How do you avoid intersample peaks?
The best possible way to avoid intersample peaks is to incorporate a good amount of headroom between the peak levels and 0dBFS. Intersample peaks can also be avoided by improving metering.
The aim should be for every mix sent for mastering to have minimum distortion.
How do you leave enough headroom for mastering?
A mix that is sent for mastering generally lacks headroom because it was mixed “hot” (by setting the meter level too close to 0dbFS) or if plug-ins were used on the master bus just for loudness.
In order to leave enough headroom for mixing, you must keep in mind the following basics.
As mentioned previously, 0dBFS is the point where clipping starts to occur(in digital domain). Keep the peaks in the mix below -0 dB FS. A good buffer and safe zone is -6dBFS.
Aim for a “fishbone” shape for the waveform so that the transients and dynamics are intact and even transients do not go above -6dBFS.
Do not eliminate headroom by automating volume too early. The best way to start is by adjusting individual faders to achieve a good balance and then move on to automation.
Keep the volume levels conservative when mixing. Mixing at loud volumes can result in misinterpretation of the actual loudness of the mix.
The bottom line is, if you steer clear of 0dBFS and aim for a dynamic production, a good mix isn’t far away.
One of the most crucial points in leaving enough headroom is to always try and work in 24 bit. Let us discuss the difference between 16-bit and 24-bit files.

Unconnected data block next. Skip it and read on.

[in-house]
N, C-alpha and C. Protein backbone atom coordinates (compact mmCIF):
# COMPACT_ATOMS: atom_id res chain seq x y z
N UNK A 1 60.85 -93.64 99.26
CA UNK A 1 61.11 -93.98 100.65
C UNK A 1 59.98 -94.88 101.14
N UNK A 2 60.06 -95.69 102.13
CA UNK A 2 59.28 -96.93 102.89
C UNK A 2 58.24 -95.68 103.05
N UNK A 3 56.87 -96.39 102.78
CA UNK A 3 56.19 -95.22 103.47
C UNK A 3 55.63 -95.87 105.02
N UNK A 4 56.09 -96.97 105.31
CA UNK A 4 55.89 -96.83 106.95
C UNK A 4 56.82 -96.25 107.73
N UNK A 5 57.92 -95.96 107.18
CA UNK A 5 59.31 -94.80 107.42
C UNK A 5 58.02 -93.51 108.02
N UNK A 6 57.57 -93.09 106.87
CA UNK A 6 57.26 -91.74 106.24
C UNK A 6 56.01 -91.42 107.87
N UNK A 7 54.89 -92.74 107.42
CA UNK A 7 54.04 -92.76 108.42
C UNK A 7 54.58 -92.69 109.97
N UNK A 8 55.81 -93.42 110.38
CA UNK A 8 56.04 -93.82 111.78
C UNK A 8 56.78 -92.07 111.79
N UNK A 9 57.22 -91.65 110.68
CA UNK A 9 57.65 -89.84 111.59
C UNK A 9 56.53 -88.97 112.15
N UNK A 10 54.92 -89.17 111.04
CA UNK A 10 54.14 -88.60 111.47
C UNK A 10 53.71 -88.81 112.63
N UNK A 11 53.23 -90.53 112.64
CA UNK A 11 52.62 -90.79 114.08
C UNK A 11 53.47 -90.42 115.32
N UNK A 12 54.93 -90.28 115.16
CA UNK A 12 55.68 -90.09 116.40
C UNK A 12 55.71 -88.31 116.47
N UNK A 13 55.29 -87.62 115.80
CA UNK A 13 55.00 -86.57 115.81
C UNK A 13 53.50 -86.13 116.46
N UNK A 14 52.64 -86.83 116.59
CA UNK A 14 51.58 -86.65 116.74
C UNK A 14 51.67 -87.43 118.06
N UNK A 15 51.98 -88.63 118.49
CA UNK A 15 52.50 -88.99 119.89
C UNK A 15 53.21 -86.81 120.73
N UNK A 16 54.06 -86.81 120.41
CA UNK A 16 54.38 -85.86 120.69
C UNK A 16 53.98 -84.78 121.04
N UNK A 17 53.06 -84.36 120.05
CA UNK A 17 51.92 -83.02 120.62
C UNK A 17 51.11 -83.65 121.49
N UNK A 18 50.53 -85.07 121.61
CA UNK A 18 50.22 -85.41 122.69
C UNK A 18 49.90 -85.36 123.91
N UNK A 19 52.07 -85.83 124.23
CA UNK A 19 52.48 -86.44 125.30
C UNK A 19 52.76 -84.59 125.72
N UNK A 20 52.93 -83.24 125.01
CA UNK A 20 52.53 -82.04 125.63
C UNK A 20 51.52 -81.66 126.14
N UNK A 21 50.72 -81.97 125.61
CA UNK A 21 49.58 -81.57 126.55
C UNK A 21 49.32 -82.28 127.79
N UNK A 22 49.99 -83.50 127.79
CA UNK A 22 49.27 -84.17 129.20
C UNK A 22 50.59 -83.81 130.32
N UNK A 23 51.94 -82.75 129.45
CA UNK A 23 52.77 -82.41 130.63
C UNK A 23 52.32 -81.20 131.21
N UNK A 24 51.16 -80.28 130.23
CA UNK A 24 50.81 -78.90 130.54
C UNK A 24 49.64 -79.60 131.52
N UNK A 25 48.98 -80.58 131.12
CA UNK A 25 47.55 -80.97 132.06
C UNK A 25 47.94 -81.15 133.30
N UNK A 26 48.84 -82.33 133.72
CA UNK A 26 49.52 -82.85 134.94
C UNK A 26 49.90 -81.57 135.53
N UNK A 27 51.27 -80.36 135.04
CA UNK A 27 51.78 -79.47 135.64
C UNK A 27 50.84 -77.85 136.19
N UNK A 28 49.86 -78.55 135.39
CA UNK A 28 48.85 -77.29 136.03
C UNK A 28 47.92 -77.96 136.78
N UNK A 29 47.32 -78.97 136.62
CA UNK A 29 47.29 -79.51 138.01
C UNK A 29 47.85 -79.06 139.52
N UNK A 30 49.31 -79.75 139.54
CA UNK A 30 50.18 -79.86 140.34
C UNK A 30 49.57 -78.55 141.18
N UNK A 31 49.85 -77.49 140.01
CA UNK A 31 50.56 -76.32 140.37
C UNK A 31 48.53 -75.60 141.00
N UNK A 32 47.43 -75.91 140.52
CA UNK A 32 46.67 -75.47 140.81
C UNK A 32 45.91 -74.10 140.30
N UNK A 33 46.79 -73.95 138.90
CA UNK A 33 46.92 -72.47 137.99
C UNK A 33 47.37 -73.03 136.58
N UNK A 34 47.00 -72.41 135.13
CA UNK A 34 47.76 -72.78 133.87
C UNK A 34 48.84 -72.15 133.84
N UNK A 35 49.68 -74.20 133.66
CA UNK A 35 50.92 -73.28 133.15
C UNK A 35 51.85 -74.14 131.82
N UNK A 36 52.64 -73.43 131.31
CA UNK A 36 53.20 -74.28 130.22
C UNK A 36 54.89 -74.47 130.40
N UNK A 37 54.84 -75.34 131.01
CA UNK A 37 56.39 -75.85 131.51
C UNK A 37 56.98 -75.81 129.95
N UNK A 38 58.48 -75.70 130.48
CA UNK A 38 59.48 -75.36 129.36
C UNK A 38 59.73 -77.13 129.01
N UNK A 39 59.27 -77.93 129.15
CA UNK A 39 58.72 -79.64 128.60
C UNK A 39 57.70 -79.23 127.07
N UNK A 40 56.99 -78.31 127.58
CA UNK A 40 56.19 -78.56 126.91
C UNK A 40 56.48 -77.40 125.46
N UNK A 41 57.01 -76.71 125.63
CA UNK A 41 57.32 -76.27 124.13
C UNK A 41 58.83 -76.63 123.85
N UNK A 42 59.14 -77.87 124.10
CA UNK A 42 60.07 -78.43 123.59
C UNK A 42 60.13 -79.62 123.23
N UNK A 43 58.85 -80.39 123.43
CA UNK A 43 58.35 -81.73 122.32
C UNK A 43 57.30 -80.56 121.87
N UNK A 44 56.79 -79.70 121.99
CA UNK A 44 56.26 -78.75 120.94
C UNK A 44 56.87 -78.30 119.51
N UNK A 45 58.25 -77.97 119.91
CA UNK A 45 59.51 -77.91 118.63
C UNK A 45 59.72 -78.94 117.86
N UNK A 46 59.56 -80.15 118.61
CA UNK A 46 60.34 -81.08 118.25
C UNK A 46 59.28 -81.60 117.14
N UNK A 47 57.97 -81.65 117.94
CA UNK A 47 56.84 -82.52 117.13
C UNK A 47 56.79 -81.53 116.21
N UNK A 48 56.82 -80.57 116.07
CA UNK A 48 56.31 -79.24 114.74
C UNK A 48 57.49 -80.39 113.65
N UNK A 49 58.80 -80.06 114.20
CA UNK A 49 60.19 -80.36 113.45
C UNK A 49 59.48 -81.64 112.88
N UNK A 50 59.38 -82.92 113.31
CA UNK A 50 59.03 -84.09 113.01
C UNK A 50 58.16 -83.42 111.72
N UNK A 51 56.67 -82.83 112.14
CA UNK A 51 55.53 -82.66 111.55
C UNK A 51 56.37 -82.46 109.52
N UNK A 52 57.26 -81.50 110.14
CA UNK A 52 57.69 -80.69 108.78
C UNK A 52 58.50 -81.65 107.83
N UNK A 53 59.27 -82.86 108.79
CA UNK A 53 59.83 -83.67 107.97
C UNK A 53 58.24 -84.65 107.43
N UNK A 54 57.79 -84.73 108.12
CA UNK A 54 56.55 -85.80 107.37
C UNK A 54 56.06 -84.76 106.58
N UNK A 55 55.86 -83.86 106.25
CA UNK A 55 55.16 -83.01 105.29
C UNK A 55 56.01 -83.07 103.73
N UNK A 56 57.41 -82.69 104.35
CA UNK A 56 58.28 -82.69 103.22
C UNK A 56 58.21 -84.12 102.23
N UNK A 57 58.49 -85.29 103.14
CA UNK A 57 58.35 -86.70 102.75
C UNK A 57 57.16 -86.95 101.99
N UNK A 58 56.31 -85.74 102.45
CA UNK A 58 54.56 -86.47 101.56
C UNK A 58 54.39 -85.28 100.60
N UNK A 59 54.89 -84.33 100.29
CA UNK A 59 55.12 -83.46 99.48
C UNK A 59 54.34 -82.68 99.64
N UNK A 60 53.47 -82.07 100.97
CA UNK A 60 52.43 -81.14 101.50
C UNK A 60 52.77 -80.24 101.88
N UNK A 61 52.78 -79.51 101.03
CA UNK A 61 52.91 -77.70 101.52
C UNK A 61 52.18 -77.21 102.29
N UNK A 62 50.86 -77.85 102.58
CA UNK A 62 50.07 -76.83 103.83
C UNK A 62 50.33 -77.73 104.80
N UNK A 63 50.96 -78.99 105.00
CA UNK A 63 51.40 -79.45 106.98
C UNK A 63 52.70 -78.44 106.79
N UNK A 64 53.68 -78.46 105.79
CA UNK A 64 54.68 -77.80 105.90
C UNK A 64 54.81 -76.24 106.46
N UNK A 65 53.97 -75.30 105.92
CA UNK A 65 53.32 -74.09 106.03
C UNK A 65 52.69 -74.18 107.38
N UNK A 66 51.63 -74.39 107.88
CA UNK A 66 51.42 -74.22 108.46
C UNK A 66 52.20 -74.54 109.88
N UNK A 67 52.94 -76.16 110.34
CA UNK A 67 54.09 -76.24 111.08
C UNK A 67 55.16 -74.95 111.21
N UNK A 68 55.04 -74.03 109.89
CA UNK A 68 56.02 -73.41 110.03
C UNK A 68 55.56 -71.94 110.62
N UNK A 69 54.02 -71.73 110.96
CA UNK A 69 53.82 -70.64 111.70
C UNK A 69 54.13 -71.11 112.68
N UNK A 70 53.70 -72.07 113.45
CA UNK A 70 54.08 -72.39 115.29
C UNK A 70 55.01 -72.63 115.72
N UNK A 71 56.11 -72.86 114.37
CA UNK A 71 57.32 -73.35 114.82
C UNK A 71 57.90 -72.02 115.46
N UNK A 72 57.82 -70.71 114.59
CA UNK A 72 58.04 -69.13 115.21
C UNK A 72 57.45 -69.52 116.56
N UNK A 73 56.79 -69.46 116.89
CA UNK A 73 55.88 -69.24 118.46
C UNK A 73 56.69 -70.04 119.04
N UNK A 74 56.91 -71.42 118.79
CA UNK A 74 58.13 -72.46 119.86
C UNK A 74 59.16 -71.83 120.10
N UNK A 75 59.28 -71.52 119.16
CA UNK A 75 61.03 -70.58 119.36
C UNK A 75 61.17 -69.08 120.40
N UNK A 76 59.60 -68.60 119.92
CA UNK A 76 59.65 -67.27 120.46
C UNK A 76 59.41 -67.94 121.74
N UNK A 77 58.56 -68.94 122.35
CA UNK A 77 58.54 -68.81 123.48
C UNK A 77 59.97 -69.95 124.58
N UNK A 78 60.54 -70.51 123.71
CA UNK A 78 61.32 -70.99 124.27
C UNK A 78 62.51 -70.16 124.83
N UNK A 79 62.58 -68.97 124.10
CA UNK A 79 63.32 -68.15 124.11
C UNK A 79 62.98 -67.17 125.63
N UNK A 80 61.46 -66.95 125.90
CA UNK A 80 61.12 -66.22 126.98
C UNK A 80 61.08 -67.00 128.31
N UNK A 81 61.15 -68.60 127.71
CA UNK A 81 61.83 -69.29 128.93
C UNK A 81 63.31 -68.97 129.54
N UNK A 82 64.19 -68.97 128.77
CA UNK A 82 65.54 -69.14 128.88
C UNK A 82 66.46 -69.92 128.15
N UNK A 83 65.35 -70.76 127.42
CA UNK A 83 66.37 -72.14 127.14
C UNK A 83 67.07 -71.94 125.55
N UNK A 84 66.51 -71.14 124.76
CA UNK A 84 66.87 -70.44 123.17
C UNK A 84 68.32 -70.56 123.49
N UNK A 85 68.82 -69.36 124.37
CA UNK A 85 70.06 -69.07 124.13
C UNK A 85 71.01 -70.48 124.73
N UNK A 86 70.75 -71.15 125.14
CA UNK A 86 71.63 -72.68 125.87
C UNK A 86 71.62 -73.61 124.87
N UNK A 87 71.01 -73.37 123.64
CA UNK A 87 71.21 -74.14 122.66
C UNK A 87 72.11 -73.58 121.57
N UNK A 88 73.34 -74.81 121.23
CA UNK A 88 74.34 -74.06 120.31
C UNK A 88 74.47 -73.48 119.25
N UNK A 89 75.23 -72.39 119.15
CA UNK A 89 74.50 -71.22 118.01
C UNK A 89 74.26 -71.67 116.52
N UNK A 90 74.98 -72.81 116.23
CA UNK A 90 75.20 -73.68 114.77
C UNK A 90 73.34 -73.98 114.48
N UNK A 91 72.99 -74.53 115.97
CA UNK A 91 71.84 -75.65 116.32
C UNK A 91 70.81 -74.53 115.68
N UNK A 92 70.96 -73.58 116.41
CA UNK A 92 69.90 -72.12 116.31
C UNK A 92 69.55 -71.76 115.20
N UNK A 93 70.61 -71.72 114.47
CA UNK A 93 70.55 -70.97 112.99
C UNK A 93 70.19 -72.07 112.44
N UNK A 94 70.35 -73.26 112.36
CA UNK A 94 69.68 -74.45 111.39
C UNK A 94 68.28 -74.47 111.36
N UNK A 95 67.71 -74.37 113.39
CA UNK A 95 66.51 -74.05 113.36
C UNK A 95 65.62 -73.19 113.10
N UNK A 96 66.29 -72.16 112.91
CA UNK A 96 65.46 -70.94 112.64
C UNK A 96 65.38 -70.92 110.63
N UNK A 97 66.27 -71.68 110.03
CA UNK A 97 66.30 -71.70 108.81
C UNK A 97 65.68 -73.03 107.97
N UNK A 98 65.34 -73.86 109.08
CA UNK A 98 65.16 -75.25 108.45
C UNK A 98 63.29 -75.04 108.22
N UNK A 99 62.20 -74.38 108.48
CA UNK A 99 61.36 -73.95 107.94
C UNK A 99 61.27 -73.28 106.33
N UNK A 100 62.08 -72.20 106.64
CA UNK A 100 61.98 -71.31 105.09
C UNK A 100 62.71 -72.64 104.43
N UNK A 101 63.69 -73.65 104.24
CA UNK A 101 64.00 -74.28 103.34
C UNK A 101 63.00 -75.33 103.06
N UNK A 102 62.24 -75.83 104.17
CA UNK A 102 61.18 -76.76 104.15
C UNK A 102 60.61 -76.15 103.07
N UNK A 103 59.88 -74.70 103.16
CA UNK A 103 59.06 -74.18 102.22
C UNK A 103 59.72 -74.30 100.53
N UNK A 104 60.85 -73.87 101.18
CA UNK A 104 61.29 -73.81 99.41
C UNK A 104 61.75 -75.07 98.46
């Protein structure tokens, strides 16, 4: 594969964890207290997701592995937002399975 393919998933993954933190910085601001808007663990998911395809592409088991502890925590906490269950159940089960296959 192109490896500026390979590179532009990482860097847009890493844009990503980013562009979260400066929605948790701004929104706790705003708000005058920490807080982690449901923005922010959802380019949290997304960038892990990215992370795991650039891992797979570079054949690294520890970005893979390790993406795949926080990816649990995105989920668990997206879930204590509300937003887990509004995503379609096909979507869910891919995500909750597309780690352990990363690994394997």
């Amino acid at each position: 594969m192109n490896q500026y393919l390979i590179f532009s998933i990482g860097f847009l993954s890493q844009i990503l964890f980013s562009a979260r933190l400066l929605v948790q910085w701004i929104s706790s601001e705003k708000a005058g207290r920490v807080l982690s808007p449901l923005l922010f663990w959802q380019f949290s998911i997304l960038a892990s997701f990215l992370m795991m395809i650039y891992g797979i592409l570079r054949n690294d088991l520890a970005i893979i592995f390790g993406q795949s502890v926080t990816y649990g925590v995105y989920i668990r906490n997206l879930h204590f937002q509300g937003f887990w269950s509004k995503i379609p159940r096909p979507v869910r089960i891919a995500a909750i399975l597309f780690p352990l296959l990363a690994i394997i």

What is difference between 16 bit and 24 bit files?
Earlier, all digital audio generators and recorders were 16 bit. Through gradual change, now, almost all digital products are in 24 bit. Recording at 24 bit increases audio resolution by 250 times compared to 16 bit. It may not make your audio sound much better, but it makes it possible to record dynamic music with both very soft and extremely loud parts. Recording in 24 bit gives your audio more room to breathe. This means you can record at low levels with greater headroom. Bandwidth limits are not exceeded, which results in better clarity of instruments and vocals.
Another important difference between 24 bit and 16 bit in digital audio recording is the variance in signal noise ratio (SNR). Signal noise ratio is the level of noise in relation to the signal. For music that is quantized at 16 bit, SNR is low, with the quantization noise just below the hearing threshold. However, with 24 bit audio, SNR is almost double that in 16 bit which is preferred for mixing and recording as it provides a good reserve to work with.
Thus, it is highly recommended that recording is always done with 24 bit as it gives the recordist adequate noise floor and headroom.
There are many varied opinions regarding how much headroom to leave after mixing for mastering. To add to the confusion, especially for budding sound engineers, there is quite a lot of wrong information being circulated regarding the “ideal” headroom.
In reality, more than sticking to a particular value for headroom, it is integral to always try and record with 24 bit in order to allow for sufficient signal to noise ratio. It is also important to avoid peaking close to 0dBFS. In order to keep a safe zone, –6dBFS can be considered as an adequate value for headroom though it is not a magic number or gold standard by any means.